project . 2019 - 2022 . Closed

N-heterocyclic carbenes on metal surfaces - towards applications in corrosion inhibition and catalysis

UK Research and Innovation
Funder: UK Research and InnovationProject code: EP/S027270/1
Funded under: EPSRC Funder Contribution: 499,752 GBP
Status: Closed
30 Jun 2019 (Started) 31 Dec 2022 (Ended)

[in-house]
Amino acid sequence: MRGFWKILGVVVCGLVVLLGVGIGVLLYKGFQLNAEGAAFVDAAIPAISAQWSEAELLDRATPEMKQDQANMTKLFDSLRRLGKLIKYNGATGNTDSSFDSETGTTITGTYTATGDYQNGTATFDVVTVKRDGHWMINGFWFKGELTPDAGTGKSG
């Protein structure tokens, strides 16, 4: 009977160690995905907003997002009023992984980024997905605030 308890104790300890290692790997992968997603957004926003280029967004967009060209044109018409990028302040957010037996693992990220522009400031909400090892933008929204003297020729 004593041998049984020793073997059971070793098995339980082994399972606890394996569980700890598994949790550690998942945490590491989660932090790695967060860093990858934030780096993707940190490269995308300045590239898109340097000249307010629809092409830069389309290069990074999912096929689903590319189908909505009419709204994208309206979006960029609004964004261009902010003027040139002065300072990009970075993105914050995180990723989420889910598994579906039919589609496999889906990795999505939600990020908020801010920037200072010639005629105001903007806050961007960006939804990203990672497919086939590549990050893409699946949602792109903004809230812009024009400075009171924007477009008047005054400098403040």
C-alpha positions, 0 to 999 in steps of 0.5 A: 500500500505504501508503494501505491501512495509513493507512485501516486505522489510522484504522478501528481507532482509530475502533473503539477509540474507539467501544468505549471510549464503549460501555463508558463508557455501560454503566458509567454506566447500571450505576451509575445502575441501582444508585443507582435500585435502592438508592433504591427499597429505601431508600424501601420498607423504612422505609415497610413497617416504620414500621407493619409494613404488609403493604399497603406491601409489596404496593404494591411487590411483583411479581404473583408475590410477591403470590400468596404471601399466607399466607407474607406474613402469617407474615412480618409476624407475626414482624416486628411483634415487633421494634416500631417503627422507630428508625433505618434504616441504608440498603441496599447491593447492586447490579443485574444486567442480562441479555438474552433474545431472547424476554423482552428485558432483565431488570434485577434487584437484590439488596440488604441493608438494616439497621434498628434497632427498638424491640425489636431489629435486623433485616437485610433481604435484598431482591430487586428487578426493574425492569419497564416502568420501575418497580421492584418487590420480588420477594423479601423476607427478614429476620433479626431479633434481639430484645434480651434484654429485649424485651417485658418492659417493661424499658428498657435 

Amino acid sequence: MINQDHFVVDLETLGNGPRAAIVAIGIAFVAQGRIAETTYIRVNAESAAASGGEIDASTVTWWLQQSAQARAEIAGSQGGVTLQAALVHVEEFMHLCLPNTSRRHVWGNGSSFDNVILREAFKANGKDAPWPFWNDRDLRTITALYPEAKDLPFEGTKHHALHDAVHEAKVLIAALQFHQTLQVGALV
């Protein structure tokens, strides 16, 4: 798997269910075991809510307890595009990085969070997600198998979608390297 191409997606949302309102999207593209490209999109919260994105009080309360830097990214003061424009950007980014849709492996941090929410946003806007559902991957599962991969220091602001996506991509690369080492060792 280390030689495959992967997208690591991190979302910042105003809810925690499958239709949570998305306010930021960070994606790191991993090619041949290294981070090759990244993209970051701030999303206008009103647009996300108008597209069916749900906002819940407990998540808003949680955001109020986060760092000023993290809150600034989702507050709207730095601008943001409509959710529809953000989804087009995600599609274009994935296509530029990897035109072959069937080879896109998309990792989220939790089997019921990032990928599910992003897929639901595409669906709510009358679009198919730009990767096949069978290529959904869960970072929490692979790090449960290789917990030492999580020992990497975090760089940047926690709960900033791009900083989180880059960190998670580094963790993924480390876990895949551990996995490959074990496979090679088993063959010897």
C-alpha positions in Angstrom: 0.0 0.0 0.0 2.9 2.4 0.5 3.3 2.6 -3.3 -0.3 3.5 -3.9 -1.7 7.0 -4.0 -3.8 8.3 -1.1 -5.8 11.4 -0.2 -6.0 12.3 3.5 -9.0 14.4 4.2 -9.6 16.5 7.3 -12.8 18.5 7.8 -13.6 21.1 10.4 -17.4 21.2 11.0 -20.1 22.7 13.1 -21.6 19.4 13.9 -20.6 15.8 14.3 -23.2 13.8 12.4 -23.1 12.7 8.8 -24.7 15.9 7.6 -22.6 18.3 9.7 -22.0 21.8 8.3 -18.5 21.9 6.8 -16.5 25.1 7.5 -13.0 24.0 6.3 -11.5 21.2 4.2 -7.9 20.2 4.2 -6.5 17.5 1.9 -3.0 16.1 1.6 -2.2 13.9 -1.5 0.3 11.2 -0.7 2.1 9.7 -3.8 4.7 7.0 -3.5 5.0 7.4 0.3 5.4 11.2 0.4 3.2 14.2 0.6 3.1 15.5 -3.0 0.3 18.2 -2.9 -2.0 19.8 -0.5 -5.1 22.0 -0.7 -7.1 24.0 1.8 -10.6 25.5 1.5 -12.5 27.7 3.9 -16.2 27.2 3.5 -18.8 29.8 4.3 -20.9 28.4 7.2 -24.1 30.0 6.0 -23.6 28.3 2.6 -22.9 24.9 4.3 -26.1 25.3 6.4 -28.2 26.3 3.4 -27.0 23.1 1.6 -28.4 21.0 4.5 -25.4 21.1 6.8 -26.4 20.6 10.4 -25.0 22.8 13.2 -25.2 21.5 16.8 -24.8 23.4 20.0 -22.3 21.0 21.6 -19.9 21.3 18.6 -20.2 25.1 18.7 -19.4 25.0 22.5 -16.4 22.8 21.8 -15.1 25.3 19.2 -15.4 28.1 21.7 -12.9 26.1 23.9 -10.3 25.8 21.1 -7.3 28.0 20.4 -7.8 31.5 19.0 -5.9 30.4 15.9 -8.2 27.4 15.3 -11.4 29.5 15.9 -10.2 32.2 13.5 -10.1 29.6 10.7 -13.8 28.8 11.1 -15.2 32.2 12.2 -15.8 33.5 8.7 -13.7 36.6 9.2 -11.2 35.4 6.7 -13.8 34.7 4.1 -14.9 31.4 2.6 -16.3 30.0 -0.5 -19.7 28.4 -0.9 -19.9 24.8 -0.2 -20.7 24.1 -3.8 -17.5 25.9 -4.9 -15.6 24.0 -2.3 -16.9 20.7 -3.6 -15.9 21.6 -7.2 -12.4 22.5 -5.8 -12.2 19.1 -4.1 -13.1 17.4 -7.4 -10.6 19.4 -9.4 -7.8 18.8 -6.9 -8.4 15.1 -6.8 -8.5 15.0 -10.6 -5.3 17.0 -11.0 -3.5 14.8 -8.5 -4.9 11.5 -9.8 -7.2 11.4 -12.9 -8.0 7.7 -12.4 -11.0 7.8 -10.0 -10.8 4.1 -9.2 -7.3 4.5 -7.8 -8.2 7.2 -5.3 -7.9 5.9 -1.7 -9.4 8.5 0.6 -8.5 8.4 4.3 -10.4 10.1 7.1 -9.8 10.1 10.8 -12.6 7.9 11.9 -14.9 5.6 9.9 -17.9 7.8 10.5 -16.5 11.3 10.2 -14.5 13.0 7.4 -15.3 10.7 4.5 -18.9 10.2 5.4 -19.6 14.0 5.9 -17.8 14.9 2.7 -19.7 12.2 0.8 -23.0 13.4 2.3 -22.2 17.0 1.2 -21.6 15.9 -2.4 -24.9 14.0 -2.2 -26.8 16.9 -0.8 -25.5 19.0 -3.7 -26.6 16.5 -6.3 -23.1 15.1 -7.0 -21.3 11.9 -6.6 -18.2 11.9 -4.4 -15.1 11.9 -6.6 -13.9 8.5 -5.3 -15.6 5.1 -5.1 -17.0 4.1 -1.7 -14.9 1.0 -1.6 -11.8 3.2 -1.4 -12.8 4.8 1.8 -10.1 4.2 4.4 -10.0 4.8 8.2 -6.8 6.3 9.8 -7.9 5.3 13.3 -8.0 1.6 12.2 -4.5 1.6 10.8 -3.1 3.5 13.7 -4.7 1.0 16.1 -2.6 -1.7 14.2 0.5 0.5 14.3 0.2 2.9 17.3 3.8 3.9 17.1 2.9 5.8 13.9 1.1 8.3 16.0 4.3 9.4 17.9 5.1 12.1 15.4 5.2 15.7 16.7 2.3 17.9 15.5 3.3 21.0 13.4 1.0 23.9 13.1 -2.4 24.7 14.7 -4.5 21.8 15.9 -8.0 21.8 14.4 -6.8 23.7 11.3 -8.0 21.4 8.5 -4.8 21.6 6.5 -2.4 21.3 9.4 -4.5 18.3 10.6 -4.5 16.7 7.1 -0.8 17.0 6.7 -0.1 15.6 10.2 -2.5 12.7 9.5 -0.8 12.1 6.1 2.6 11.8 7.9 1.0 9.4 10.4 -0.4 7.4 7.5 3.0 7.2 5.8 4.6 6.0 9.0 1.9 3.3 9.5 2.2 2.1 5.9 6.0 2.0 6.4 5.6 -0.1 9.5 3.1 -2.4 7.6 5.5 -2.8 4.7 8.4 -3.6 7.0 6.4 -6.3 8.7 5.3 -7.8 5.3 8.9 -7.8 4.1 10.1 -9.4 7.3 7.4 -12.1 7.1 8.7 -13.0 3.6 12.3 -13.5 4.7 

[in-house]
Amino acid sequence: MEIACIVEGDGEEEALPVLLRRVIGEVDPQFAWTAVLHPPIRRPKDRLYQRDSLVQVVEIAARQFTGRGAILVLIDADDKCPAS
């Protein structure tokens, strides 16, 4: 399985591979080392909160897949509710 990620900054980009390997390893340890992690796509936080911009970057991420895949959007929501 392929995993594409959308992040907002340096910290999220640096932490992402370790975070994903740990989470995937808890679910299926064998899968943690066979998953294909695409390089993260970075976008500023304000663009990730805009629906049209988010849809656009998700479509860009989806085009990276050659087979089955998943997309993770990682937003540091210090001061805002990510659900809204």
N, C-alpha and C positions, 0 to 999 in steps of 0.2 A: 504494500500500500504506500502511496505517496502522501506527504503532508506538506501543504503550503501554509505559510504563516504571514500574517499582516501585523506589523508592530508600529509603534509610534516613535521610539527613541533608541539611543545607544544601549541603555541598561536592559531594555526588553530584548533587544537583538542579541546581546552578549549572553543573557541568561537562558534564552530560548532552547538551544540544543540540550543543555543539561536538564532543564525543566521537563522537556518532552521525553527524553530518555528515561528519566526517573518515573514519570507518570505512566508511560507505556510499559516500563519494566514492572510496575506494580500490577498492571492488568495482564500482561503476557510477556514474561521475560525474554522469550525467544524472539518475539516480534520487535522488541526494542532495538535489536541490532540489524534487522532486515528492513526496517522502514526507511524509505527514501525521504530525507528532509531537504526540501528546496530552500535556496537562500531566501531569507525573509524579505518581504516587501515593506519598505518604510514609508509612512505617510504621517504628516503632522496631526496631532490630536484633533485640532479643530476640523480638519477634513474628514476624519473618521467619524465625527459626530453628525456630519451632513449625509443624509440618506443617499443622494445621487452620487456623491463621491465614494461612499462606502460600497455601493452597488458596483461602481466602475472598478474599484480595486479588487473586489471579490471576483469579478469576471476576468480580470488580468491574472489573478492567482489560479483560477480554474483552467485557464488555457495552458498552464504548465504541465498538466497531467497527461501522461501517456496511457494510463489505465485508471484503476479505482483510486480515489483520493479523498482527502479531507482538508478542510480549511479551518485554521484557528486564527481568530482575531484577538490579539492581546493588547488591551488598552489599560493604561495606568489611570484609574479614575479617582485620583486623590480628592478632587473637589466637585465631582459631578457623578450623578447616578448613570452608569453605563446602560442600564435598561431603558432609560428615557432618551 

This proposal aims to examine the utility of N-heterocyclic carbenes (NHCs) in a number of technologically important areas including corrosion inhibition, etching of metal surfaces and enantioselective heterogeneous catalysis. This is a collaborative project between a catalytic surface scientist (Prof. Chris Baddeley, St Andrews) and experts in organometallic chemistry and materials science (Prof. Cathy Crudden, Queen's University, Ontario) and surface and materials chemistry (Prof. Hugh Horton, Queen's University, Ontario). NHCs are an exciting class of molecules that have been successfully and extensively employed in homogeneous catalysis since the 1990s. There has recently been a rapid increase in interest in the use of NHCs for the stabilisation of transition metal nanoparticles and extended metal surfaces. A very attractive feature of NHCs is their highly flexible synthesis. This makes it relatively straightforward to introduce functionality into the molecular structure of NHCs in order to tailor their properties. A key advance in this area was the development by Crudden's group of synthetic methods to produce bench stable NHCs in the carbonate form. Our work showed that NHCs of this type could be vapour deposited in ultrahigh vacuum onto metal surfaces (Baddeley) as well as being deposited from solution (Horton). Since the 1980s the creation of self-assembled monolayers (SAMs) on metal surfaces has led to many important applications. Commonly, SAMs consist of thiolate modified Au surfaces. Crudden and Horton showed that NHCs on Au outperform their thiolate analogues in terms of chemical and thermal stability. Baddeley was able to measure the strength of the Au-carbene bond and show that it is significantly stronger than the Au-S bond in thiolate SAMs. This project aims to exploit the chemical and thermal stability of NHC modified metals in a number of ways. Baddeley will use the complementary techniques of scanning tunnelling microscopy, high resolution electron energy loss spectroscopy and temperature programmed desorption to quantify the adsorption energy of NHCs on metal surfaces, to characterise the orientation, packing and thermal stability of adsorbed NHC molecules. The ability of NHCs to etch oxide surfaces and to passivate metal surfaces will be investigated with the objective of applying NHCs in the field of corrosion inhibition. The adsorption of chiral NHCs onto metal surfaces will be investigated with the aim of developing enantioselective heterogeneous catalysts - i.e. catalysts capable of producing one mirror image form of an organic molecule and not the other. Enantioselective catalysis is extremely important in the pharmaceutical and agrochemicals industries, but, to date, heterogeneous catalysts have made little impact on an industrial scale.

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